Another stage and more crashes. I think what's most frustrating is that we had four GC guys to start the Tour de France and we never saw how well they could actually ride the Tour. If you're going to lose, you want it to be because of better riders, not crashes and injuries. But in reality, we don't race in a vacuum and crashes are part of the race. You just don't have to beat riders, you have to beat the crashes too. Klodi, who was in a good position at the front today, went down hard. His jersey and body show the effects of another crash ... Adding injury to injury. Our plan for the day was just for Klodi to stay as close as possible with the leaders. The pain was too much for him to do anything more or make a move. After today's crash, our plan was no longer possible.
We have five of our six remaining guys battling injuries from crashes, keeping our medical staff and chiropractor quite busy as they try to get them ready for the next day's battle. With our GC and Team GC hopes gone, our only option is now to look for stage win opportunities. Of course with so many injured riders, this won't be an easy task, but we will try. At this point, the only thing I can promise you is this - We will continue riding. Even if we are left with one rider, we will continue.
These experiences have made me reflect on what we were able to accomplish for 9 Tours de France. It has allowed me to see the Tour in a new light. A light that I don't particularly want to see again, but a light that has brought a new respect and appreciation for the race and riders.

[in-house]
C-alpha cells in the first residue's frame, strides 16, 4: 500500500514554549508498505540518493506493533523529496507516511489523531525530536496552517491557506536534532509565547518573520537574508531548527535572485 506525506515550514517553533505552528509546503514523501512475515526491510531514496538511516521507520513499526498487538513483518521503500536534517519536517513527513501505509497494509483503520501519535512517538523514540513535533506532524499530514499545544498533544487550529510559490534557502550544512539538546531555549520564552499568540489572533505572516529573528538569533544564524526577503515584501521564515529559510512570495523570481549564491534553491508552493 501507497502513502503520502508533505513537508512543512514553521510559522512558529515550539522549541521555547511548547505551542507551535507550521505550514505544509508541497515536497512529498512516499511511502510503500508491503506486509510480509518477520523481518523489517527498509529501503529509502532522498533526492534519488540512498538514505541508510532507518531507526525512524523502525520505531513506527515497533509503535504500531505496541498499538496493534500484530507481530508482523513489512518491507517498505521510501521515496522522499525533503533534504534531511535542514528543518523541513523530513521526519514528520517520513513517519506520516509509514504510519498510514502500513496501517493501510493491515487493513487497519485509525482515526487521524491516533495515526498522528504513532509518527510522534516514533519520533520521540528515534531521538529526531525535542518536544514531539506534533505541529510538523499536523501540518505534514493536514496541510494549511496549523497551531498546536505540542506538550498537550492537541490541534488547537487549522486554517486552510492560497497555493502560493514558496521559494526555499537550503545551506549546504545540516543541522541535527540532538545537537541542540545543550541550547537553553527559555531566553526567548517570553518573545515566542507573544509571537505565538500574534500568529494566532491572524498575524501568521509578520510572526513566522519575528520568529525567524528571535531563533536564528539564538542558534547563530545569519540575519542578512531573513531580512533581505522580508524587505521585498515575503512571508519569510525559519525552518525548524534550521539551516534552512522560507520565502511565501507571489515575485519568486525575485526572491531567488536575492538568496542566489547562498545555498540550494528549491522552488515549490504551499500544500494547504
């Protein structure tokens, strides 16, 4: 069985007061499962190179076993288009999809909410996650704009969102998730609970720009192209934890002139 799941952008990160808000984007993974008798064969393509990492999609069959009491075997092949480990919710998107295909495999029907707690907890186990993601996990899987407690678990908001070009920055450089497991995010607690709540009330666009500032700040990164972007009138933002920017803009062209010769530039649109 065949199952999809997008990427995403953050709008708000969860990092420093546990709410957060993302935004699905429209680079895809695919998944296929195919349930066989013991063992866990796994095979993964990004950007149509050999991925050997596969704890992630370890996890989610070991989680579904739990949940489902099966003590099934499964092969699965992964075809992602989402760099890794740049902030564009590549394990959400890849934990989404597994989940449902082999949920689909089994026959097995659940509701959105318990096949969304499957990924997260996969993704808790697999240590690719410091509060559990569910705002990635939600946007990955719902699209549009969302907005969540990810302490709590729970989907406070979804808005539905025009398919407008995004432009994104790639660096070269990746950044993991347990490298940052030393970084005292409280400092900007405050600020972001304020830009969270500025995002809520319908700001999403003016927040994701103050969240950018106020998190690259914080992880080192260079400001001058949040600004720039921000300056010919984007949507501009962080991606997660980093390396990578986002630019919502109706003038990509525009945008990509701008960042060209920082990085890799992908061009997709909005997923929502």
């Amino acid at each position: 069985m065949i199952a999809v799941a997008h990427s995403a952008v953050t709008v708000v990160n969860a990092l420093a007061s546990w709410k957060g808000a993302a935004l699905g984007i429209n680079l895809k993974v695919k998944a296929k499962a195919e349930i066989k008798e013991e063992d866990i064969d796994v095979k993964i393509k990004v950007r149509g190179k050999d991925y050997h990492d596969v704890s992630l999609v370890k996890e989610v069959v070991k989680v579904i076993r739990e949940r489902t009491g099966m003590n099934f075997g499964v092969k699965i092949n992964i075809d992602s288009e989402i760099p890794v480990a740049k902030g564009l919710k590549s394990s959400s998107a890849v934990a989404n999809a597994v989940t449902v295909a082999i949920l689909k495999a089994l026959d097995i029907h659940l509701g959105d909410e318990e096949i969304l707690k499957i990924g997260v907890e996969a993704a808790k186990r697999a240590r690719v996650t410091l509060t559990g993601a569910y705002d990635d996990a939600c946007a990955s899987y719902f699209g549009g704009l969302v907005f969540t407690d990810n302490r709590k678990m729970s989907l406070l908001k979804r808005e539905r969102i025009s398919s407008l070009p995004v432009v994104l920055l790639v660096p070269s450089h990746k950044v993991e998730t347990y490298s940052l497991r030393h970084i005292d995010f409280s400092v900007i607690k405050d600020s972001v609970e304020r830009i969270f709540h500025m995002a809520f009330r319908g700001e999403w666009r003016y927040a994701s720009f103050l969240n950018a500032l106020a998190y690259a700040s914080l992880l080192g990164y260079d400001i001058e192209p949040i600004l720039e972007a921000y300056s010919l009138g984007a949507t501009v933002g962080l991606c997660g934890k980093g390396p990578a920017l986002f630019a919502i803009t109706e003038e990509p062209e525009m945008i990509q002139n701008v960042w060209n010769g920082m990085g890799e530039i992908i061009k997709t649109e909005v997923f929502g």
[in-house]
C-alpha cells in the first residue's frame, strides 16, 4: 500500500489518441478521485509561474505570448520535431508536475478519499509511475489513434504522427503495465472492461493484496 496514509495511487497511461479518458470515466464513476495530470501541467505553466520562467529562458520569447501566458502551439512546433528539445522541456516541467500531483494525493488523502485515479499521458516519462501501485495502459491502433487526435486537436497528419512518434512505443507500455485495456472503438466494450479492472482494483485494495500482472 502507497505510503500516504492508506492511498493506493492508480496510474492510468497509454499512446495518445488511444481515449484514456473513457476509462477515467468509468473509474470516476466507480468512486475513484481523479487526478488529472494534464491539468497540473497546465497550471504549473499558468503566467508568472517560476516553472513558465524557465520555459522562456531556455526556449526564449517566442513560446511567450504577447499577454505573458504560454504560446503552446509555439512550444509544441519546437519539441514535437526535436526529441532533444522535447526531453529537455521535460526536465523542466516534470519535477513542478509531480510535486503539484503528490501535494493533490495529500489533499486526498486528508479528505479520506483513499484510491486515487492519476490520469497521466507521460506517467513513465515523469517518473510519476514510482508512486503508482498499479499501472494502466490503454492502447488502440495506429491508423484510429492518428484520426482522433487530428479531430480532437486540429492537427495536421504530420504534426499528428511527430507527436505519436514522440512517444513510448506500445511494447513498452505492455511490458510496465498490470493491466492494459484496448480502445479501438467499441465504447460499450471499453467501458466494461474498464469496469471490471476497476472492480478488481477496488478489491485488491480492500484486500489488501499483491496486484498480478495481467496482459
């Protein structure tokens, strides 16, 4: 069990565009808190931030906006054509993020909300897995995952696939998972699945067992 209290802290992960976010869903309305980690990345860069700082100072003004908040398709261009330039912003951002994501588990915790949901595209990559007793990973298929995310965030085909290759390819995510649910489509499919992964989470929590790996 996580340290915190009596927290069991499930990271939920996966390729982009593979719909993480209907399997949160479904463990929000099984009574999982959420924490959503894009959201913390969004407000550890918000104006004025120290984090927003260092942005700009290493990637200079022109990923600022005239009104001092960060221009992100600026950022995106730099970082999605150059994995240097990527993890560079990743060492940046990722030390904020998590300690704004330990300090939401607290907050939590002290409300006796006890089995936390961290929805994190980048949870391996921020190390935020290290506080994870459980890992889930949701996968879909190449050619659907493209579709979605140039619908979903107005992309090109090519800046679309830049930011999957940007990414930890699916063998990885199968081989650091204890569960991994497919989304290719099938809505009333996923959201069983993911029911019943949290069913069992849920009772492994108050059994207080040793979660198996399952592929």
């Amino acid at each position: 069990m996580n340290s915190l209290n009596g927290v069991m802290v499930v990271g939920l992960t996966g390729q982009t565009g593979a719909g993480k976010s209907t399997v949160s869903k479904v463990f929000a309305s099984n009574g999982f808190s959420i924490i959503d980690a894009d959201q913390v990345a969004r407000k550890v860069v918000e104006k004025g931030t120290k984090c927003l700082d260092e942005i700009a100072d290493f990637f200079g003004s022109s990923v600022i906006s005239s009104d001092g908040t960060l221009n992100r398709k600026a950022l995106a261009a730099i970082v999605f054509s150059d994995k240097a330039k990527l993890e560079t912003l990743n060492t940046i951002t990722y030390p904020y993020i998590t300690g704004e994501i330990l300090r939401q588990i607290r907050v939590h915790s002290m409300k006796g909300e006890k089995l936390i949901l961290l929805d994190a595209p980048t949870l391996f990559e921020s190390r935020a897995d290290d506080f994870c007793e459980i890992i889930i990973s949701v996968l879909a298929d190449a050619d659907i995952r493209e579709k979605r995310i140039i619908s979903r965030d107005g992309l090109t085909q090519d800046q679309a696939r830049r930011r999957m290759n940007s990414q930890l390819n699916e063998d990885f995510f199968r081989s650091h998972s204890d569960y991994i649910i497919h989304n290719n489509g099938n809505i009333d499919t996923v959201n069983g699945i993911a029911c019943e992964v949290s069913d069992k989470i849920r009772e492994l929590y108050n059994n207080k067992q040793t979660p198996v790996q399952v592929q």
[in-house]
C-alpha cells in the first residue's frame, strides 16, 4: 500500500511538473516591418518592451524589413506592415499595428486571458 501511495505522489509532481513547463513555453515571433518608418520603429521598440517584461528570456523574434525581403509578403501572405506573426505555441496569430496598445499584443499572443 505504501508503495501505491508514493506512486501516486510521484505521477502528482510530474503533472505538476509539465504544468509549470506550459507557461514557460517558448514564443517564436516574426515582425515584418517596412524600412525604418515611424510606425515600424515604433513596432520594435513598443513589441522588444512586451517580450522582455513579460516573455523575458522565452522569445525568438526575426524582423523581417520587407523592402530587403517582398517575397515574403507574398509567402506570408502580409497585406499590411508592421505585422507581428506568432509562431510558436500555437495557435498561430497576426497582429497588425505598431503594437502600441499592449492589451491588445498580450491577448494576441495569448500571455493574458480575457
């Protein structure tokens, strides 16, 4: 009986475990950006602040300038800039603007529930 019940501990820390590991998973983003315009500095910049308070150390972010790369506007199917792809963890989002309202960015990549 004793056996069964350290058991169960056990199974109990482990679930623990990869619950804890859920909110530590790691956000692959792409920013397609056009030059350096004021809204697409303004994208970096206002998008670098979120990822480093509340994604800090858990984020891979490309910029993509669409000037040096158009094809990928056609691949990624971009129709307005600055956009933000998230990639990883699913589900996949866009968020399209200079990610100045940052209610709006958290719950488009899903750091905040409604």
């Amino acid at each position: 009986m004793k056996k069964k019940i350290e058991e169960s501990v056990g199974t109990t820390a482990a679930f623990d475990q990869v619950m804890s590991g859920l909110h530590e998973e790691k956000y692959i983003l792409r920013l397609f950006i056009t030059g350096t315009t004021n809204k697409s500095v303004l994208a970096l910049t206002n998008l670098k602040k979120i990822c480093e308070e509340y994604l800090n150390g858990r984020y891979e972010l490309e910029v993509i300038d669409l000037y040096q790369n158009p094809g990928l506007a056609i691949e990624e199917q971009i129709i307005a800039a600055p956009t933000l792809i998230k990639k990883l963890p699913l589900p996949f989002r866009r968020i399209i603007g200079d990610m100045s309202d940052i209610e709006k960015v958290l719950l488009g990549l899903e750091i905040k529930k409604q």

Outside of Team RadioShack, I must say that this is turning out to be quite an interesting race. I think a lot of people were surprised to see Alberto lose more time on the favorites today. Since Alberto rides for a different team, it's hard for me to know the issues, but I do know that it's not very Alberto-like to lose time on a summit finish. I was actually expecting an attack from Alberto today, but it never came. Does it have to do with the composition of the team? Is Alberto still feeling the effects of a very tough Giro? Is his knee limiting him? Is there mental pressure of not knowing his future? Or something else? Most likely, it's a combination. If it were any other rider, I would probably say that to win the Tour is no longer within reach. But knowing Alberto's physical capabilities and mental outlook, I would not be totally surprised to see him with the trophy in Paris. It doesn't look in his favor at the moment, but there's still a lot of racing left.
Quick note of thanks to all the fans who continue to stand outside the bus, line the roads, and post messages of encouragement and support on Twitter and Facebook. We may not be able to always respond, but we do hear you!
And to our French fans, Happy Bastille Day.
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